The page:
the firm, markets, optimality, externalities, 
and welfare economics. Elementary mathe- 
matics of time and intertemporal criteria. Pre- 
requisite: GEOG 300 or consent of instructor. 
429-3 International Trade and Finance. 
Analysis of the pattern and volume of world 
trade and capital flows; effects of trade and 
payments on the domestic economy; problems 
and methods of adjusting to change in the bal- 
ance of payments. Prerequisite: 340, 341, and 
MATH 117, or 140, or 150, or consent of 
instructor. 

431-3 Public Finance II. State and local. 
Analysis of the economic effects, problems, 
and alternative solutions concerning state and 
local government expenditures, revenues, and 
debt. Prerequisite: 330, or 340, or 341, or consent 
of instructor. 

436-3 Government and Labor. (Same as 
Political Science 428. influence of government 
and law on collective bargaining, on the 
internal operation of unions and on job dis- 
crimination in the public and private sectors. 
Prerequisite: GE-B 211 and 212 or equivalents 
or consent of instructor. 

440-3 Price, Output, and Allocation 
Theories. A systematic survey of theories of 
product prices, wage rates, rates of production 
and resource utilization under conditions of 
competition, monopolistic competition, oligo- 
poly, and monopoly markets. Emphasis is on 
developing analytical tools useful in the social 
sciences. Not open to students who have had 
Economics 340. Prerequisite: 215 or consent of 
instructor. 

441-3 Contemporary Macroeconomic 
Theory. An examination of the causes of in- 
flation, unemployment, and fluctuations in 
aggregate economic activity factors affecting 



consumption and investment, and the sources 
of economic growth. Emphasis is on under- 
standing contemporary United States macroe- 
conomic problems and the options for fiscal, 
monetary, and incomes policies facing the 
United States government. Not open to stu- 
dents who have had 341. Prerequisite: 214 or 
consent of instructor. 

443-3 Honors Seminar in Economics. Ap- 
plication of the tools of economic analysis to 
the study of contemporary social problems. 
Enrollment limited to economics majors who 
have a minimum cumulative grade point aver- 
age of 3.0 or higher in all prior economics cour- 
ses. Economics graduate students are not per- 
mitted to enroll in this course. Prerequisite: 340, 
341, and MATH 117, or 140, or 150, or consent 
of instructor. 

450-3 History of Economic Thought. An 
analytical study of the development of eco- 
nomic ideas, with special reference to historical 
and societal context, central thrust, and 
impact. Such benchmark figures as Smith, 
Marx, Marshall, Veblen, and Keynes are high- 
lighted and major schools of economic thought 
are identified. Prerequisite: 214 and 215; or GE- 
B 211; or consent of instructor. 
465-4 Mathematical Economics I. A sys- 
tematic survey of mathematical economics. 
Application of basic mathematical tools to ec- 
onomic analysis, and a restatement of eco- 
nomic theory in mathematical terms. Prereq- 
uisite: 340 or 440, and MATH 117 or 140, or 
consent of instructor. 

467-3 Mathematical Statistics in Eco- 
nomics. Introduction to the use of statistical 
inference and distribution theory for measur- 
ing and testing economic theory. Prerequisite: 
MATH 117, 140 or 150, or consent of instructor. 
471-3 Land Resource Economics. (See 
Agribusiness Economics 440.)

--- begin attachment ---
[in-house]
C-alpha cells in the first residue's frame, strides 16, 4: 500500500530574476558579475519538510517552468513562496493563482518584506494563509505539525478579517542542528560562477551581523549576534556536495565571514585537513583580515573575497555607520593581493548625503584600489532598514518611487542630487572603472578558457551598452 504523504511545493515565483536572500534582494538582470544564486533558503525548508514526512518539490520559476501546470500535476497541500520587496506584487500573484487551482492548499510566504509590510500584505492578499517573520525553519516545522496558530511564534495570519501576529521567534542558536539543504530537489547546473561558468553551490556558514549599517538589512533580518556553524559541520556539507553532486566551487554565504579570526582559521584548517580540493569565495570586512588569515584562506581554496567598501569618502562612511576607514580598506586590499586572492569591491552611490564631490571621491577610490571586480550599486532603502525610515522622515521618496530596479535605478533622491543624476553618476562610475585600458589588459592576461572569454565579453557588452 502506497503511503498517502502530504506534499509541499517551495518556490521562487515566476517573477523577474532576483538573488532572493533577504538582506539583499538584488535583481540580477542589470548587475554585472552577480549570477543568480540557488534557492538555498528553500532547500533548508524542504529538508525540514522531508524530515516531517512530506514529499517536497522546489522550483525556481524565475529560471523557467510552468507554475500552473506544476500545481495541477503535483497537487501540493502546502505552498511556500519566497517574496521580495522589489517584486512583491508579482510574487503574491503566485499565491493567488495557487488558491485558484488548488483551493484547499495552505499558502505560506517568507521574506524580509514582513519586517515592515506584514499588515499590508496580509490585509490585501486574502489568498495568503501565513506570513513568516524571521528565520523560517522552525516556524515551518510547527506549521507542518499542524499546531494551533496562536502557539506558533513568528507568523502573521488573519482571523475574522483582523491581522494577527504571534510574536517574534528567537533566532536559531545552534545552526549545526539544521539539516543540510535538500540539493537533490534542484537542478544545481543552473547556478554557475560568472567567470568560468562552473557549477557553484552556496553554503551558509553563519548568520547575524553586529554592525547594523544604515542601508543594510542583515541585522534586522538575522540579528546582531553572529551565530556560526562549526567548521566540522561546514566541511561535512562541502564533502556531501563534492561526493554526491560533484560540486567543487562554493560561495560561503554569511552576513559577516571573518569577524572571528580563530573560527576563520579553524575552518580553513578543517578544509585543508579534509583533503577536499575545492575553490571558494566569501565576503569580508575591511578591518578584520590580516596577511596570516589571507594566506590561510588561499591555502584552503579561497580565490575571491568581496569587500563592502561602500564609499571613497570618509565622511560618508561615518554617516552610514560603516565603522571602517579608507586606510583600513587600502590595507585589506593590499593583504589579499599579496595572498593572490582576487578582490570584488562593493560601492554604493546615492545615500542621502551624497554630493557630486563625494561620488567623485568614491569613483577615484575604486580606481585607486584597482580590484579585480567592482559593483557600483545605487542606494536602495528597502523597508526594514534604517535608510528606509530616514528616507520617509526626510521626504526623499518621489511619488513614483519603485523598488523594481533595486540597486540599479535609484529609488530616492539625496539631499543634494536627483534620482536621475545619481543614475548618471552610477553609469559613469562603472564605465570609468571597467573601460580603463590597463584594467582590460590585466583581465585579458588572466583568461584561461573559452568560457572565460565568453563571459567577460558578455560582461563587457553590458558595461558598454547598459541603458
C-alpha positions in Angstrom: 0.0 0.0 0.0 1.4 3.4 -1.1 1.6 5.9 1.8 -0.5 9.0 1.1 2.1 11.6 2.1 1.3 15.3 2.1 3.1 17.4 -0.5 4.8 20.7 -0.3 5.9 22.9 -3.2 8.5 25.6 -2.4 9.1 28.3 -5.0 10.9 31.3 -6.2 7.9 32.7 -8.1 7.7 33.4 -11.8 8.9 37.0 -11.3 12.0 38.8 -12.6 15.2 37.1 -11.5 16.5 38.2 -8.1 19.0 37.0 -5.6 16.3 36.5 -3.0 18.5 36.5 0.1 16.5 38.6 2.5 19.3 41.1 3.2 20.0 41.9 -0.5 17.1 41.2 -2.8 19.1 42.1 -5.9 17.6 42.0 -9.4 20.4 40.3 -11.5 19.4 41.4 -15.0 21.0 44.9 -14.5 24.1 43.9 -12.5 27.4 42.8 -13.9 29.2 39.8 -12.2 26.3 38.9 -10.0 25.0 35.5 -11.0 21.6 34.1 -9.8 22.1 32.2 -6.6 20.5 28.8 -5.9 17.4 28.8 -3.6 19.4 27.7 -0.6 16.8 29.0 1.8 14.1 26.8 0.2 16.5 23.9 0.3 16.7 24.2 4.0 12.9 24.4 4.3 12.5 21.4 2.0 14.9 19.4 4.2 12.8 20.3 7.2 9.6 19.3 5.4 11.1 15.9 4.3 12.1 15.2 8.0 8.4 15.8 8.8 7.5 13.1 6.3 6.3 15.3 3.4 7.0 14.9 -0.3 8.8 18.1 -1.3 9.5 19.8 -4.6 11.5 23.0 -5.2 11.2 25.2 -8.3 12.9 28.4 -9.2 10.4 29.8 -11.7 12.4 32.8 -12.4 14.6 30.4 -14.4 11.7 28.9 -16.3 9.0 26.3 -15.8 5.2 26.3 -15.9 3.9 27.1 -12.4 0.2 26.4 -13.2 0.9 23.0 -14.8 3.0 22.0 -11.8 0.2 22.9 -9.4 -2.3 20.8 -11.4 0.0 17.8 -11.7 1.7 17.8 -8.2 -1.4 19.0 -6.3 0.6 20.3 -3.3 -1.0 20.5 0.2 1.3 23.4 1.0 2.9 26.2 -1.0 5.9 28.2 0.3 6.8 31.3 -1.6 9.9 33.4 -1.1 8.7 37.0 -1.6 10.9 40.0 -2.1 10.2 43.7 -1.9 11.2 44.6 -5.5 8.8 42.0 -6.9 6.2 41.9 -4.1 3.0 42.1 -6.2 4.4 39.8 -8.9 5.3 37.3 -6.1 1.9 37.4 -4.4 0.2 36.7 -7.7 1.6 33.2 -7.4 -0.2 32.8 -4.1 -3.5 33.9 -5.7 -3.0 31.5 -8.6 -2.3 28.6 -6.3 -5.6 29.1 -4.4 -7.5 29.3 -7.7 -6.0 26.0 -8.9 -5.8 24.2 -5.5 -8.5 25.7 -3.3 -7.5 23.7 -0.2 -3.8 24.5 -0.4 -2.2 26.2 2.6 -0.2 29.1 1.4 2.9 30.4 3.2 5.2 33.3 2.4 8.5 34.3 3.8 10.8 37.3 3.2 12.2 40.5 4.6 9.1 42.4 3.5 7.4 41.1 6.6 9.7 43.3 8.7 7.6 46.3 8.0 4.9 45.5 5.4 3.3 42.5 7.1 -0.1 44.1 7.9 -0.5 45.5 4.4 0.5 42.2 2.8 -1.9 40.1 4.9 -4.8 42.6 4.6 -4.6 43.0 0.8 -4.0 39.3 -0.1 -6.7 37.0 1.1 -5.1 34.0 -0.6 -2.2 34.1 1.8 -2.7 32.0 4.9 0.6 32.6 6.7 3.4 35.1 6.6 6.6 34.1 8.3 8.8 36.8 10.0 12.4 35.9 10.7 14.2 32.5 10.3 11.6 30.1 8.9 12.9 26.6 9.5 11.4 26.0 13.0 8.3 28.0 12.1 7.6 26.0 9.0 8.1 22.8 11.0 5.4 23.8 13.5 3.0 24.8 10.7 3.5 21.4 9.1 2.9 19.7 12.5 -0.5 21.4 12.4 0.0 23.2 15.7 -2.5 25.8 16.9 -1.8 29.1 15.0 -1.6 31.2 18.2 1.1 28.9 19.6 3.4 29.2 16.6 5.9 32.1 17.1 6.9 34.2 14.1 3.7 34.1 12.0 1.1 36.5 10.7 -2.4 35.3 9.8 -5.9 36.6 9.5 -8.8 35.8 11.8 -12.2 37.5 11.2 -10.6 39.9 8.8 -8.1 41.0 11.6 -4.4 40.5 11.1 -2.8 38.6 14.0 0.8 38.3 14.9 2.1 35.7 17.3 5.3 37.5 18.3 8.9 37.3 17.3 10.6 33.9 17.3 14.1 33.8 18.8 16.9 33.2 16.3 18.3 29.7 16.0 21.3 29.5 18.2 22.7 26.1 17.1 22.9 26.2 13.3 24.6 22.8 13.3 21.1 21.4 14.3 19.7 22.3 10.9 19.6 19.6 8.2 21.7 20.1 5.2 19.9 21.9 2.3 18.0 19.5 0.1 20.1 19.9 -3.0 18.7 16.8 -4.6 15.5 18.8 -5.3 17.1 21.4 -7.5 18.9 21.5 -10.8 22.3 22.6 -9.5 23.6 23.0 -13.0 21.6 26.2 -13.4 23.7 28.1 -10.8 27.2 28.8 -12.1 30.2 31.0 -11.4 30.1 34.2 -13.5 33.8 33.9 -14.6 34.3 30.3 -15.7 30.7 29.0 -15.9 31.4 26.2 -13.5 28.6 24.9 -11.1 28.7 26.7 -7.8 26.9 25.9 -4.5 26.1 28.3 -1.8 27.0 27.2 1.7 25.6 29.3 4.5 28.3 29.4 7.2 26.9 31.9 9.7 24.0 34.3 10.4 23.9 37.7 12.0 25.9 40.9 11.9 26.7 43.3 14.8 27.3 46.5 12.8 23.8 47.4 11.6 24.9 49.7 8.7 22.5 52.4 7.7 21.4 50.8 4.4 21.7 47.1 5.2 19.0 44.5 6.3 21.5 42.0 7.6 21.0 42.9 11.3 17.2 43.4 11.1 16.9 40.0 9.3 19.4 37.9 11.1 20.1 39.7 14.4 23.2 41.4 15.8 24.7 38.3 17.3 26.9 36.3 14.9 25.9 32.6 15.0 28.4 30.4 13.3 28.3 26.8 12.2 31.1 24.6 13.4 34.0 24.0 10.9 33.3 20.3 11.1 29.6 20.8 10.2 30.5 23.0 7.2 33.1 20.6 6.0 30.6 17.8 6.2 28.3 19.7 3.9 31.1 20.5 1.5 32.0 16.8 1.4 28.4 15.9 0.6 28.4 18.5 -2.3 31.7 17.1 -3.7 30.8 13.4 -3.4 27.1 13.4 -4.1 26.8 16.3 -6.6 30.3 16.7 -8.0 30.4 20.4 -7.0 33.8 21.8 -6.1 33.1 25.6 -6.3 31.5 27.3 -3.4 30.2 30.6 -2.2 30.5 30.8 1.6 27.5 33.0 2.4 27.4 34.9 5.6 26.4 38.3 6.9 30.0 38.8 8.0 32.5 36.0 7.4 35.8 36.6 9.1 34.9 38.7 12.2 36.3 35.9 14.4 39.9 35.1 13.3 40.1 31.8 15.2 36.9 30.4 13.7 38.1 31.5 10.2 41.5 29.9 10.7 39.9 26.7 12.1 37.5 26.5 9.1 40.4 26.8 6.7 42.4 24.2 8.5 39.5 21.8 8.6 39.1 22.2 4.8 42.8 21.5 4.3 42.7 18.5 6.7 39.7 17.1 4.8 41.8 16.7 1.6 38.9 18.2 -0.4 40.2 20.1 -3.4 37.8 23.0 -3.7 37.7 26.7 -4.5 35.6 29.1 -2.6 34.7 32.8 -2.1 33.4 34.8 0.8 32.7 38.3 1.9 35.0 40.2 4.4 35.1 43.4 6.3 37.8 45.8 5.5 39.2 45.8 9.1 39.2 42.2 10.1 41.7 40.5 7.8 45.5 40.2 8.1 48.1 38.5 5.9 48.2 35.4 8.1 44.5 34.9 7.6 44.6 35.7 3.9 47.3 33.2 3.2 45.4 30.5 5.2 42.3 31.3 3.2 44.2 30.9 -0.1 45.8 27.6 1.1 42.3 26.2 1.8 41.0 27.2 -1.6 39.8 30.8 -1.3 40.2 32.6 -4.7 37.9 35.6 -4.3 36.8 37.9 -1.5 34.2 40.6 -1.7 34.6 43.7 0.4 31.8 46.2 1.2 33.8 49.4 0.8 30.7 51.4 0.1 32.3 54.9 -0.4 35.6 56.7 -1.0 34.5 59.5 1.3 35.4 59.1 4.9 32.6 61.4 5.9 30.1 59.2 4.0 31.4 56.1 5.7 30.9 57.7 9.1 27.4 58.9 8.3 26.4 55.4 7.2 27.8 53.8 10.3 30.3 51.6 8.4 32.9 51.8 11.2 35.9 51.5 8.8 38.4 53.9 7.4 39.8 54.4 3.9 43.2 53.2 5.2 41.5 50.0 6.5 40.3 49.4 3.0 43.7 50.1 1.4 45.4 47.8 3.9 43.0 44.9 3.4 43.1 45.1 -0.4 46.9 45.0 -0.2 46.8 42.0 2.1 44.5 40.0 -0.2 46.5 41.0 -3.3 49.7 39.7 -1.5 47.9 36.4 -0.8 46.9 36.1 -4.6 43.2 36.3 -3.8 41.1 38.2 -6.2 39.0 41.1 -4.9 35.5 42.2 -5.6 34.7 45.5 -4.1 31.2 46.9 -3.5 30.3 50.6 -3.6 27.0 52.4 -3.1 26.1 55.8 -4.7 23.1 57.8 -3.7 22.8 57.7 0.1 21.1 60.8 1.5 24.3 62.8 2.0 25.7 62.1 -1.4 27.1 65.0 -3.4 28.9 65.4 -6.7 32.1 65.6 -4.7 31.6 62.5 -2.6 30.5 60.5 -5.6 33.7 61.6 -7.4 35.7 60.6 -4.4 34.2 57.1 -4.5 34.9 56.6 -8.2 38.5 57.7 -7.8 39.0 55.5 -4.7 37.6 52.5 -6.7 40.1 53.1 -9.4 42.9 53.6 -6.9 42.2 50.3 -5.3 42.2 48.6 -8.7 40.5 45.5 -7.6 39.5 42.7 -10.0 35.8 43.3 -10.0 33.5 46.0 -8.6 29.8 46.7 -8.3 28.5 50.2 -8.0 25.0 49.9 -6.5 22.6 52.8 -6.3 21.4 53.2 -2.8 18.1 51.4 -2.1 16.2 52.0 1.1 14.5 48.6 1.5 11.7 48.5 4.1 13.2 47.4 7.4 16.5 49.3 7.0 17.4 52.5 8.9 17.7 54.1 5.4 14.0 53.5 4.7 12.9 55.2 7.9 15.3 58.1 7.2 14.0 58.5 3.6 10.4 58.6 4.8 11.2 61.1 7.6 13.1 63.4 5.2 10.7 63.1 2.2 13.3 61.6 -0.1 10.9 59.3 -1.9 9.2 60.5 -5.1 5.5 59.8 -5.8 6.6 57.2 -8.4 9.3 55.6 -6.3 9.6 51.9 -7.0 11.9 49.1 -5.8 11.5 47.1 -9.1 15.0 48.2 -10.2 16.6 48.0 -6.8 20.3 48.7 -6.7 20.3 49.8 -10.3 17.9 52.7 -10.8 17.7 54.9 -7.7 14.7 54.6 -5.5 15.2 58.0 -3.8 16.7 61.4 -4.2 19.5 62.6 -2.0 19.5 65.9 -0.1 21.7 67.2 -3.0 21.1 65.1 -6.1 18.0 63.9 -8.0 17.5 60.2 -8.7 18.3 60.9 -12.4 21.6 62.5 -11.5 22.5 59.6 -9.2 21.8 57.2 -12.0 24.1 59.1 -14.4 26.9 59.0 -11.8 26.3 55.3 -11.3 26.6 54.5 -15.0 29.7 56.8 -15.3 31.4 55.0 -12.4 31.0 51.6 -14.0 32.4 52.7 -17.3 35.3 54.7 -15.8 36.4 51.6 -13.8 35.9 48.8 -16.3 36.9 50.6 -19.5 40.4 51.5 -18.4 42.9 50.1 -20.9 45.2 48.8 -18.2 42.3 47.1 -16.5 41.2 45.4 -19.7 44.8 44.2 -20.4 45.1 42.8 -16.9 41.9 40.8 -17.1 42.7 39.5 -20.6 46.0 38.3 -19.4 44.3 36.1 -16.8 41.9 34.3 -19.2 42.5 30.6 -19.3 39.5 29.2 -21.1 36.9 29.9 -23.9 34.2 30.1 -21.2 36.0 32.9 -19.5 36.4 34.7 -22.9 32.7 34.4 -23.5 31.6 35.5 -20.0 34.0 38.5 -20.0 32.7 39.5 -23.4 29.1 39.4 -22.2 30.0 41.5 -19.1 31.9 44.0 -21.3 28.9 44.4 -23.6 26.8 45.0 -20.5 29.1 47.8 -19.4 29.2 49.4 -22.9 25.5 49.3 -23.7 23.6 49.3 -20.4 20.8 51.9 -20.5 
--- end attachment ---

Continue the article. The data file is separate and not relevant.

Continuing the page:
474-3 Antitrust and Regulation. The theo- 
ry and practice of government policy toward 
imperfectly competitive markets. Includes 
such topics as merger policy, unfair trade prac- 
tices, regulation of natural monopolies, peak 
load pricing, safety and environmental regu- 
lation, and consumer protection. Prerequisite: 
374, or 340, or consent of instructor. 
479-3 Problems in Business and Eco- 
nomics. Application of economic theory and 
tools of analysis to practical business prob- 
lems. Cost and demand functions, and fore- 
casting are analyzed from a policy standpoint. 
Prerequisite: 215; 308 or Administrative Sci- 
ences 208; MKTG 304; MATH 117, or 140, or 
150, or consent of instructor. 
481-3 Comparative Economic Systems. 
Capitalism, socialism, communism, and other 
forms of social organization are examined 
from a theoretical point of view. Economic and 
social theories from Adam Smith and Karl 
Marx to Milton Friedman and Paul Sweezy 
will be examined. Prerequisite: 340 or 440 or 
consent of instructor. 

500-3 to 24 (3 per topic) Economics Semi- 
nar. A study of a common, general topic in the 
field of economics with individual reports on 
special topics. Prerequisite: consent of 
instructor. 



Course Descriptions 



Economics / 261 



501-1 to 21 Economics Readings. Read- 
ings from books and periodicals in economics. 
Master's degree students limited to a total of 
six hours. Prerequisite: consent of instructor 
and chair. 

502-1 to 4 Readings in Resource Eco- 
nomics. (See Forestry 590.) 
507-1 to 4 (1,1,1,1) Practicum in Under- 
graduate Teaching. Emphasizes teaching 
methods, source materials, and preparation of 
classroom materials. All teaching assistants 
must enroll. One hour of credit per semester. 
Graded S U only. 

510-2 Research in Economics: Design, 
Methodology, and Presentation. System- 
atic approach to economic research. Includes 
research planning and design, exploration of 
the various sources of data, and most frequent- 
ly used methodology. The last part of the 
course is concentrated on techniques for com- 
municating the results of research. Prerequi- 
site: consent of instructor. 
511-3 Advanced Mathematical Econom- 
ics. A continuation of topics in 465 with more 
emphasis on proofs. Topics include economic 
applications of integration, differential equa- 
tions, and real analysis. Prerequisite: 465 and 
MATH 211, or consent of the instructor. 
512-3 Seminar in Labor Institutions. 
Multi-disciplinary approach to collective bar- 
gaining in the private and public sectors, con-